EU funds anti-hanging lobby

December 20, 2005
THE European Union, applying subtle pressure on Jamaica, yesterday handed $24 million (euro320,000) to a local human rights group, saying the grant was to support continued advocacy against the death penalty. Capital punishment remains on Jamaica's books although no executions have occurred in 17 years.

The Independent Jamaican Council for Human Rights (IJCHR), which received the EU grant, has long lobbied against the death penalty, playing a role in an early 1990s law that differentiated between capital and non-capital murder - of which conviction on the former would have meant a mandatory death sentence.

However, the UK-based Privy Council, Jamaica's court of last resort, last year ruled, in the case of Lambert Watson, that the mandatory death was against Jamaica's constitution and ruled that it was up to the judge to determine from a range of sentences after a capital conviction.

Nancy Anderson, the executive director of the IJCHR, welcomed the grant, saying it was important to advancing the organisation's work.

"We are going to continue our efforts towards the abolition of the death penalty in Jamaica," she told the Observer.

Yesterday, the EU office in Kingston said the funds, to be spent over two years, were to assist with the resentencing hearings of several death row prisoners, who were affected by the Privy Council judgment. The sentences of some prisoners have already been commuted to life, while others are pending.

But the funds are also to be used for advocacy training, including direct assistance for attorneys fighting human rights cases in the courts, and for research on alternatives to capital punishment as well as reform of the parole system.

The Kingston-based IJCHR is also branching out into Montego Bay, and the EU grant will help seed the office there.

The Europeans have long been against the death penalty, and yesterday Gerd Jarchow, head of the delegation in Jamaica, signalled that the EU expected the IJHRC to eventually prevail in having capital punishment erased from the local statutes.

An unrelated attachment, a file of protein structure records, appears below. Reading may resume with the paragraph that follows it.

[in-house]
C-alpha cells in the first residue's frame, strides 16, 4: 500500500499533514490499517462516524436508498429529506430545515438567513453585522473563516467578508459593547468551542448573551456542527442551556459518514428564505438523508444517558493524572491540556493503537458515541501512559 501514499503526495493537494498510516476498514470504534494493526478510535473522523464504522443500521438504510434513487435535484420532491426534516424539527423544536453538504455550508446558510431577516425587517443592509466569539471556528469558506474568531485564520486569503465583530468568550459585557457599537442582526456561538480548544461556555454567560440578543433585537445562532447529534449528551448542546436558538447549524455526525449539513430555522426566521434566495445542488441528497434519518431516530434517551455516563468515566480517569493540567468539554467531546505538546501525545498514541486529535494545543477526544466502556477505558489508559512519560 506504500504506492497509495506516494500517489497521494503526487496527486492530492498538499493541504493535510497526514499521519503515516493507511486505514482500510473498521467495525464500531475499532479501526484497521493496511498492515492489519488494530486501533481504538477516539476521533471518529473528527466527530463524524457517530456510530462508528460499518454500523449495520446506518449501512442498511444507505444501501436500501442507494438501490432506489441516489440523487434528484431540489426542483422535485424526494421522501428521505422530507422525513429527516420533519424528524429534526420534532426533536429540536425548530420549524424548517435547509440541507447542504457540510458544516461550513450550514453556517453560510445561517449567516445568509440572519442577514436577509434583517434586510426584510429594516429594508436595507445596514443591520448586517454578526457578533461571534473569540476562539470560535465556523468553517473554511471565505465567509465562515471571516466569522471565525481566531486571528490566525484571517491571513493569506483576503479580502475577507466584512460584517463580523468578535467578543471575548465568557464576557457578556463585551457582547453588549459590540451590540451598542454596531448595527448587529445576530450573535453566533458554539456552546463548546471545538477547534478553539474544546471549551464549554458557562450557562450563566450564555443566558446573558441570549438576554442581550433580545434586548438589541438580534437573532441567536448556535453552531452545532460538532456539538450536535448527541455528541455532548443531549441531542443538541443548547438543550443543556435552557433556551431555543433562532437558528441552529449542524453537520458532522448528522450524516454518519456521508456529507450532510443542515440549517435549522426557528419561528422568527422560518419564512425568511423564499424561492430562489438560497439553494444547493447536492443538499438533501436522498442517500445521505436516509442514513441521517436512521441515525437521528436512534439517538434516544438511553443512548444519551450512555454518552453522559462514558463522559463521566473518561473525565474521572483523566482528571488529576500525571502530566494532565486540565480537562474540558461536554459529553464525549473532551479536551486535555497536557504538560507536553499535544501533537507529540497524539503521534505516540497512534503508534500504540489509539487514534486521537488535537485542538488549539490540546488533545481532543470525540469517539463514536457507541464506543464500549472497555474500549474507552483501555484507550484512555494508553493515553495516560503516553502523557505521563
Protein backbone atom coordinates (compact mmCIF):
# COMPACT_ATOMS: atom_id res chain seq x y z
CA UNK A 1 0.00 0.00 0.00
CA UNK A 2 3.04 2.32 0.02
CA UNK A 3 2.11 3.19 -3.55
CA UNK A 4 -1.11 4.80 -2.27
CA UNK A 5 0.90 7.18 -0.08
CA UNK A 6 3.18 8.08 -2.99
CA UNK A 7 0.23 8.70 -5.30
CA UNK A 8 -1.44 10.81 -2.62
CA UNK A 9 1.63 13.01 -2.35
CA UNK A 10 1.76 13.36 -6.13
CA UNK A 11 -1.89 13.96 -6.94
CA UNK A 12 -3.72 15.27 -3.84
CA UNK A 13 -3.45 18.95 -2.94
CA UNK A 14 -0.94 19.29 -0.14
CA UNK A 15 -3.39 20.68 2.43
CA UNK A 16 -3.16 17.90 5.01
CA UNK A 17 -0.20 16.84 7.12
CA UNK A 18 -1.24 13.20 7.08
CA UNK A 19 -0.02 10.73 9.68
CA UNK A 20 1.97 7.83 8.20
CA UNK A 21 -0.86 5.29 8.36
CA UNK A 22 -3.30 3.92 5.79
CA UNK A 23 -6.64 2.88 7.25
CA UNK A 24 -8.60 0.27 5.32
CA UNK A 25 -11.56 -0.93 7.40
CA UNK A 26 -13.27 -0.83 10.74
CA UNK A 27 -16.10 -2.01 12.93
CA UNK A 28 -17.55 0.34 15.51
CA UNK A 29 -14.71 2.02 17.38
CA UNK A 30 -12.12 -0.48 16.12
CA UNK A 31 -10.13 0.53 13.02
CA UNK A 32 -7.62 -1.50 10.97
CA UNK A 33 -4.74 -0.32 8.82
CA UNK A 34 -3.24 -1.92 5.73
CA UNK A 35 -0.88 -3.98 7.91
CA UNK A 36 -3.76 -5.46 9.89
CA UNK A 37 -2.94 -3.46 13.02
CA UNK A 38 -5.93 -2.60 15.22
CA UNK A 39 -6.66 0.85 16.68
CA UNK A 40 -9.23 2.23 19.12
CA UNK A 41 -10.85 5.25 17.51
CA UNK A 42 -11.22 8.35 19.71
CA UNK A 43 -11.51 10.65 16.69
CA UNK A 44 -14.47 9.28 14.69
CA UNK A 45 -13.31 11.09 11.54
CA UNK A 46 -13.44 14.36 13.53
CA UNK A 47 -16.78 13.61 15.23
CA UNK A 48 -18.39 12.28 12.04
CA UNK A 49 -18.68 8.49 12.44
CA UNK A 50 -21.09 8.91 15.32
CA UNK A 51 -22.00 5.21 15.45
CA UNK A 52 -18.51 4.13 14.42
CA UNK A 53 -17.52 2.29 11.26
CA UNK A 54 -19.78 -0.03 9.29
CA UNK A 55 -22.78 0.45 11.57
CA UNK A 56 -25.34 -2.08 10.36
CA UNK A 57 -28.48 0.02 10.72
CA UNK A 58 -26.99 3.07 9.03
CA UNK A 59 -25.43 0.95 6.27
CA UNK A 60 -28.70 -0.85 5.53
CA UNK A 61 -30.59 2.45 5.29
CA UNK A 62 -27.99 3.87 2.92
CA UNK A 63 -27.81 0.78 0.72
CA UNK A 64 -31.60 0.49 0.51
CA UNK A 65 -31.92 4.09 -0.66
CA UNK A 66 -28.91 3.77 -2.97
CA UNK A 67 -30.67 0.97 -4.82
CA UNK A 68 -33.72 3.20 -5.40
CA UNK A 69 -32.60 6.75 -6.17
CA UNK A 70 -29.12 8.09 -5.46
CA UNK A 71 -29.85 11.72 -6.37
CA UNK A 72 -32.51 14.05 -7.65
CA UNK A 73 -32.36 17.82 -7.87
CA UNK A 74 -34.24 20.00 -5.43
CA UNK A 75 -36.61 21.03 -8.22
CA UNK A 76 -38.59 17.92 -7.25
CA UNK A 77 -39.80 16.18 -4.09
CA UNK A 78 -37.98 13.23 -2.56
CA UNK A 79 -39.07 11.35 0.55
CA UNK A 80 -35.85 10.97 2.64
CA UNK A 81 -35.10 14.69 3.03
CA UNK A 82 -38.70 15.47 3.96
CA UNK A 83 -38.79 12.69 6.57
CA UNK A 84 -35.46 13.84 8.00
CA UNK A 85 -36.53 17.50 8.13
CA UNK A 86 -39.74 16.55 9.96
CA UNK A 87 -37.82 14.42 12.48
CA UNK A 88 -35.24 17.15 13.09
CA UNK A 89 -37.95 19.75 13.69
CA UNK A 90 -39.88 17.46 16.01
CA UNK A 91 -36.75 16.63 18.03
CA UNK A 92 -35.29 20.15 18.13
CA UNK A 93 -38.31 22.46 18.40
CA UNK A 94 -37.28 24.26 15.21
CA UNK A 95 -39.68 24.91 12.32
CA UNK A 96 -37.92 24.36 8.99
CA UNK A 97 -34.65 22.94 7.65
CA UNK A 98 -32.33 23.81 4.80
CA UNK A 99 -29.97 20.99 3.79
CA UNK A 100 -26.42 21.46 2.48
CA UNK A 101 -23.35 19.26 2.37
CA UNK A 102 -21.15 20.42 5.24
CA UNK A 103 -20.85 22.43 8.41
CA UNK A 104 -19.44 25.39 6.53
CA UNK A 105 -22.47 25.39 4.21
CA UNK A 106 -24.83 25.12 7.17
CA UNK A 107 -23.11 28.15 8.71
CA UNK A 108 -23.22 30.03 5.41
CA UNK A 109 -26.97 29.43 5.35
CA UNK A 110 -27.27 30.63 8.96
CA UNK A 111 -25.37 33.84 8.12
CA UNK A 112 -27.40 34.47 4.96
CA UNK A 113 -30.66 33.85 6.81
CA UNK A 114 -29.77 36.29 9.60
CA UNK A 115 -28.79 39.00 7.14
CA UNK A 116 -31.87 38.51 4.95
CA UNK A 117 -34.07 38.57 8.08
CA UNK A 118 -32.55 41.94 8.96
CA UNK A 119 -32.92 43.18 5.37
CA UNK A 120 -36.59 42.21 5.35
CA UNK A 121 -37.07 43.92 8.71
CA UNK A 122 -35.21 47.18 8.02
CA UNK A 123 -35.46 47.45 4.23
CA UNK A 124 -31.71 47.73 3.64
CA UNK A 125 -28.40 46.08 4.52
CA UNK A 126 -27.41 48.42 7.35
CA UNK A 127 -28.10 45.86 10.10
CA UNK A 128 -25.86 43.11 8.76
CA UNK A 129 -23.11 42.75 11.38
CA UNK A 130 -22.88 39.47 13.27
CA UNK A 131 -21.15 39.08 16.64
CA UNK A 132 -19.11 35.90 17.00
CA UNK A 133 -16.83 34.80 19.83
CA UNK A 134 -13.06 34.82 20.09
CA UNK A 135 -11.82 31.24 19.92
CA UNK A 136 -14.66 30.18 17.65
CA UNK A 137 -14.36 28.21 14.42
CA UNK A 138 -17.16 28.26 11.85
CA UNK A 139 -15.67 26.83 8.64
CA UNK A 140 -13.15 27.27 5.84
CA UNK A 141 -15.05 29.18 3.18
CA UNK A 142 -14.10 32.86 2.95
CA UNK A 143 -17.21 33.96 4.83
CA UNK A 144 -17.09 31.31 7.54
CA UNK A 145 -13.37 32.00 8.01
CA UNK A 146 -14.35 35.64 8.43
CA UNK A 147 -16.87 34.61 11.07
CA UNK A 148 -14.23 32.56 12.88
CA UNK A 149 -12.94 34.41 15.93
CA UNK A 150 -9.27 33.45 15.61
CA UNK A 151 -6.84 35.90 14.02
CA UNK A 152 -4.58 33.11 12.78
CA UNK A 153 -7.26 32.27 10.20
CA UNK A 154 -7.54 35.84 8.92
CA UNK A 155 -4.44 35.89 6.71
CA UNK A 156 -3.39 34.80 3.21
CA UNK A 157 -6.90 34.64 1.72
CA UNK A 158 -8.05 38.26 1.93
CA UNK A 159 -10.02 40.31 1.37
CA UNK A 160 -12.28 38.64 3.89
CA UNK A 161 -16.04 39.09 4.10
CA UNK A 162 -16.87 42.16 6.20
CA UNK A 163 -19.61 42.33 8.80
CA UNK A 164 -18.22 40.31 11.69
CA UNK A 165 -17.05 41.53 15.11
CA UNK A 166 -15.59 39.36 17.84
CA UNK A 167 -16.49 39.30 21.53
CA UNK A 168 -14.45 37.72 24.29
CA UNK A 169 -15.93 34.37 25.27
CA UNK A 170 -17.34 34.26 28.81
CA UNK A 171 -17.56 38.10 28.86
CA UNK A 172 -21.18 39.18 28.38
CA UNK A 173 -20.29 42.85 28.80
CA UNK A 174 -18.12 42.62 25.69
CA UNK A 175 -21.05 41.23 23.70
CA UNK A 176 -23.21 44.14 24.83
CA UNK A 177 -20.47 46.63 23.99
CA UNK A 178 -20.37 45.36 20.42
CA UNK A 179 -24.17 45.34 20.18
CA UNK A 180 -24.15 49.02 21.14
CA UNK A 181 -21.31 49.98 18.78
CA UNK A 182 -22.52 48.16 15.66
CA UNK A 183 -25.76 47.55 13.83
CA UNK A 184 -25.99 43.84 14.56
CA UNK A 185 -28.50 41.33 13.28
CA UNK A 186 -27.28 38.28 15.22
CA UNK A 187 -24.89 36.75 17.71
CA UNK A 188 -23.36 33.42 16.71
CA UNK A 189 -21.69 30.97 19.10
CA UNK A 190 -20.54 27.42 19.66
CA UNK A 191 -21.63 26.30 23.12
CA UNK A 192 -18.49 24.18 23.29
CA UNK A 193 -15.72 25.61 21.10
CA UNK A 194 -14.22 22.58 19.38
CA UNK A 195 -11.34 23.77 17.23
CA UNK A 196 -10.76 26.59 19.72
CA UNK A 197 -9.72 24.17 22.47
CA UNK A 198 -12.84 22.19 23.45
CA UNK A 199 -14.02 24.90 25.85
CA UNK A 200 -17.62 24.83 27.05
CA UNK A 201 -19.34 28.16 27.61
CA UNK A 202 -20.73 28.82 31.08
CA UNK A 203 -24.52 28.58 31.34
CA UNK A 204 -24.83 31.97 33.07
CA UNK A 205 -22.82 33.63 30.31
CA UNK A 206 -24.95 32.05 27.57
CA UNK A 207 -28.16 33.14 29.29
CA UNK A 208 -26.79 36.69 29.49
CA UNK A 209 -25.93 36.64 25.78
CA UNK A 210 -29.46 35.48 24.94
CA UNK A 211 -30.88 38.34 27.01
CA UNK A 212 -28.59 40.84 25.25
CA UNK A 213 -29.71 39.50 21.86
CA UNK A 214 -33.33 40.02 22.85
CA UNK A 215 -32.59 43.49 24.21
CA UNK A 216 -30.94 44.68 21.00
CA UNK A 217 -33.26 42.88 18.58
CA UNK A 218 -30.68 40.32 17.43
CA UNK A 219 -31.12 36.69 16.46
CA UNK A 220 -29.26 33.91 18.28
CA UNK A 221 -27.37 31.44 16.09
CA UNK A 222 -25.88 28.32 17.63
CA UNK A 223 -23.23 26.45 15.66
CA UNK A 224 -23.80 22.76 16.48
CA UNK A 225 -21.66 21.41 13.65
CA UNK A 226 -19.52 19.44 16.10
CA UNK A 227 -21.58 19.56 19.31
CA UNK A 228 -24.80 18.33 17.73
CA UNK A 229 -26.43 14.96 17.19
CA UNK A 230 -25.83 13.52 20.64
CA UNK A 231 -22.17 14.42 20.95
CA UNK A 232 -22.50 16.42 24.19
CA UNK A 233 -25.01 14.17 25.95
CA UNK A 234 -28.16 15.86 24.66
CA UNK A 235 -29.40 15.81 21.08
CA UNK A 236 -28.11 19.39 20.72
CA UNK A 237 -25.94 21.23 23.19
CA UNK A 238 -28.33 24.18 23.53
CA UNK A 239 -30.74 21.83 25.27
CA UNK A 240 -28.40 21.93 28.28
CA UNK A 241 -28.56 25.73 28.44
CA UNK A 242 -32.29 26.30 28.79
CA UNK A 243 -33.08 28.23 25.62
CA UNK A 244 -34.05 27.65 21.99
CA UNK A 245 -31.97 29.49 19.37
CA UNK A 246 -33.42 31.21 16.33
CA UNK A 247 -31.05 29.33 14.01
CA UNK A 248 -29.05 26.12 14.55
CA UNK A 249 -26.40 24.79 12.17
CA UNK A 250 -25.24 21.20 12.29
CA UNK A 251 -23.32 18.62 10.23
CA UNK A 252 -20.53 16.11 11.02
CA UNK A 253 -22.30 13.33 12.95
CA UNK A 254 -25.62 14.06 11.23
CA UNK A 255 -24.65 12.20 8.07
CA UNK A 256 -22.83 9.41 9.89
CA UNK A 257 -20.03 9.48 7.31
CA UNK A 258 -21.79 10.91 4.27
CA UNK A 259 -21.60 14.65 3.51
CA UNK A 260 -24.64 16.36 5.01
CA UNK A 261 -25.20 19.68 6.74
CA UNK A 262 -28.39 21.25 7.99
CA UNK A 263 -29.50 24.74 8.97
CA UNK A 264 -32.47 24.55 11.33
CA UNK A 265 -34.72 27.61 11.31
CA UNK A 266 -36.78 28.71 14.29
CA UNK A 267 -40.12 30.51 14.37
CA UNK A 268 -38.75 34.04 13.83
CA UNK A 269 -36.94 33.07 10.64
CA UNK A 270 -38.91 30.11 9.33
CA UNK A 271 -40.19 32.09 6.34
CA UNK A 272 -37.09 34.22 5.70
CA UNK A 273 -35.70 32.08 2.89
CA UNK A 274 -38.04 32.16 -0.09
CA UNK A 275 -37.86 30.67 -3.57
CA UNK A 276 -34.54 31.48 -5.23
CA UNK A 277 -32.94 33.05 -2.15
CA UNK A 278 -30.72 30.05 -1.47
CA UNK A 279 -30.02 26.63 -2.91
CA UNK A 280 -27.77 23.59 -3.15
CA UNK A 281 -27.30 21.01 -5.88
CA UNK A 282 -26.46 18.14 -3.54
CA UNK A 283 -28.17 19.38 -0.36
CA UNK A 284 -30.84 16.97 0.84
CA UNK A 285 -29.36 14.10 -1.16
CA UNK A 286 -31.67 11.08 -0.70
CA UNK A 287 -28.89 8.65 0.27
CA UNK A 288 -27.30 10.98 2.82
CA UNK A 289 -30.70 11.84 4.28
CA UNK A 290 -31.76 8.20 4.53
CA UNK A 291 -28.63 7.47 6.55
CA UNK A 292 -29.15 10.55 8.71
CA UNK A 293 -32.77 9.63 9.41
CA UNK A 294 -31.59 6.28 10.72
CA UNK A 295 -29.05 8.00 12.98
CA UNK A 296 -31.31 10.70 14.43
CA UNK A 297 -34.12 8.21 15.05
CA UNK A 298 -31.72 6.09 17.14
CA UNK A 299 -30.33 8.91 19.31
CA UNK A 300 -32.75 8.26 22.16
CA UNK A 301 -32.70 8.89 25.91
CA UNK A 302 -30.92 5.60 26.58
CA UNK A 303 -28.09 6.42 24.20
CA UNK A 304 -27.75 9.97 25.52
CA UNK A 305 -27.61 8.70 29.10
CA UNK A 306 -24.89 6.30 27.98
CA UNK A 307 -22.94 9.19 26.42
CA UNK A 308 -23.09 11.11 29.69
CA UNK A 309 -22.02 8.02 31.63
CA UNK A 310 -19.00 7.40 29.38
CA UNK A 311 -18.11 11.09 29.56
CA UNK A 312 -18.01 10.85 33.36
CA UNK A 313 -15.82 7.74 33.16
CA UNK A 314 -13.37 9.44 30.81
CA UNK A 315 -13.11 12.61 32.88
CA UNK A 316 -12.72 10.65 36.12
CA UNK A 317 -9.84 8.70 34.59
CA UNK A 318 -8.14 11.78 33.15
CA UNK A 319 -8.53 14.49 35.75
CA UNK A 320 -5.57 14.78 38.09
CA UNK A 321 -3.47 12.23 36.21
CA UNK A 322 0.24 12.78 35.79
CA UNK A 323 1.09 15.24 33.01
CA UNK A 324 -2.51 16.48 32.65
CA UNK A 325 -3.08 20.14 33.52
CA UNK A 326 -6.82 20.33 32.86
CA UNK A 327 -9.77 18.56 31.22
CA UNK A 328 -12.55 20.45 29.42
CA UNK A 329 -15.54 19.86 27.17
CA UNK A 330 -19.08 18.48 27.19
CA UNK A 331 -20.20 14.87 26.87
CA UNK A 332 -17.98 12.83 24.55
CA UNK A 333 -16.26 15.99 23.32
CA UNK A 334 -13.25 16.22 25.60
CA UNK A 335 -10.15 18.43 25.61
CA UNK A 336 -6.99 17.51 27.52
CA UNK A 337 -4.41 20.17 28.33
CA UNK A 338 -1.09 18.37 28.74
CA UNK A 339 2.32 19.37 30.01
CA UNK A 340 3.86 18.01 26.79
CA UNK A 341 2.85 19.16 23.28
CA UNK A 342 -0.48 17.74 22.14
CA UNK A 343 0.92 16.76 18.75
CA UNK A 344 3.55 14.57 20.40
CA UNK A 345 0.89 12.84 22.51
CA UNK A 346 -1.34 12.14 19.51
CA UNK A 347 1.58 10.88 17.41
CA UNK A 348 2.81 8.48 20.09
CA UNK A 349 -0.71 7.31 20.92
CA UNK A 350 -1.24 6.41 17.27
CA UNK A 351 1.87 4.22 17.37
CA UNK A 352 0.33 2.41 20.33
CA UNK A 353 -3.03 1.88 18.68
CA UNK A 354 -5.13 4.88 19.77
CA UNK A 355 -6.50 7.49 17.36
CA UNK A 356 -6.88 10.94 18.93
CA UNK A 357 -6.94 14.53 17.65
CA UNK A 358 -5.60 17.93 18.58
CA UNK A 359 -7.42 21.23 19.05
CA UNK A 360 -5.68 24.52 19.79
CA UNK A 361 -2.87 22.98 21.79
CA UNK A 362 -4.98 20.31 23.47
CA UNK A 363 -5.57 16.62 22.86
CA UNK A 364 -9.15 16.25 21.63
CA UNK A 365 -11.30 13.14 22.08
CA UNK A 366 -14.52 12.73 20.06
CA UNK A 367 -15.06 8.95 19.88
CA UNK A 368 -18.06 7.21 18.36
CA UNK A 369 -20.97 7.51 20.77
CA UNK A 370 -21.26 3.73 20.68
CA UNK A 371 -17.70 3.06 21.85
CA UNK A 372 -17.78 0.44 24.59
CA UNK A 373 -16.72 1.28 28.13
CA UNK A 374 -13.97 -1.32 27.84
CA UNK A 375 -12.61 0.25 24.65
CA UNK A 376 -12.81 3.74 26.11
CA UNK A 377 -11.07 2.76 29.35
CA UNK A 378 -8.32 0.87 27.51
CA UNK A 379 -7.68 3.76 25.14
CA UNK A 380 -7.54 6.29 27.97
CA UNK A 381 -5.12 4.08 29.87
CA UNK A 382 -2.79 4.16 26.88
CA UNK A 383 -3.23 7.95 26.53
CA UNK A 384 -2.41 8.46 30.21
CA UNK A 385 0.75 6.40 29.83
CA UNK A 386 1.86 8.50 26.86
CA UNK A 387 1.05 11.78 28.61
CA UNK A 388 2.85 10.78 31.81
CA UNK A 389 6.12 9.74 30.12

"Based on their track record, we are confident that IJCHR are the right people to carry this out," said Jarchow.

However, a majority of Jamaicans - 76 per cent - want the death penalty - more specifically, hanging - to remain an option, according to the November 2005 Observer/Stone Poll, in the fight against out-of-control crime.

The Opposition is also in support of putting certain convicts to death, saying a Jamaica Labour Party government would resume hanging immediately, and accused the government of wavering on the issue.

Subsequent to the Opposition declaring its position, Prime Minister and president of the People's National Party, PJ Patterson, invited Opposition leader and head of the JLP Bruce Golding to iron out a common position on the death penalty between the parties.

This, however, drew stern criticism from the Glenys Kinnock, co-chair of the African, Caribbean and Pacific/European Union Parliamentary Assembly, who visited here as part of a delegation in November.

This is not the first time that the issue of capital punishment is being placed firmly on the political agenda in Jamaica. In 1978, for instance, the government of the late Michael Manley allowed a parliamentary conscience vote on the issue. The House voted in favour of maintaining hanging, while the Senate voted against.

Jamaica's wishes notwithstanding, appeal court rulings and pressures from trade partners have had an influence on the position that the government takes....
Author: Vaughn Davis
Source: Jamaica Observer

Sunday, May 1, 2011


Here are 20 quotes criticizing the death penalty abolitionists, especially the European Union who are the leaders in the abolition of the death penalty:

1. “Mercy to the guilty is cruelty to the innocent.” - Adam Smith (baptized 16 June 1723 – died 17 July 1790 [OS: 5 June 1723 – 17 July 1790]) was a Scottish moral philosopher and a pioneer of political economics. One of the key figures of the Scottish Enlightenment, Smith is the author of The Theory of Moral Sentiments and An Inquiry into the Nature and Causes of the Wealth of Nations. The latter, usually abbreviated as The Wealth of Nations, is considered his magnum opus and the first modern work of economics. It earned him an enormous reputation and would become one of the most influential works on economics ever published. Smith is widely cited as the father of modern economics and capitalism. Smith studied social philosophy at the University of Glasgow and the University of Oxford. After graduating, he delivered a successful series of public lectures at Edinburgh, leading him to collaborate with David Hume during the Scottish Enlightenment. Smith obtained a professorship at Glasgow teaching moral philosophy, and during this time he wrote and published The Theory of Moral Sentiments. In his later life, he took a tutoring position that allowed him to travel throughout Europe, where he met other intellectual leaders of his day. Smith returned home and spent the next ten years writing The Wealth of Nations, publishing it in 1776. He died in 1790.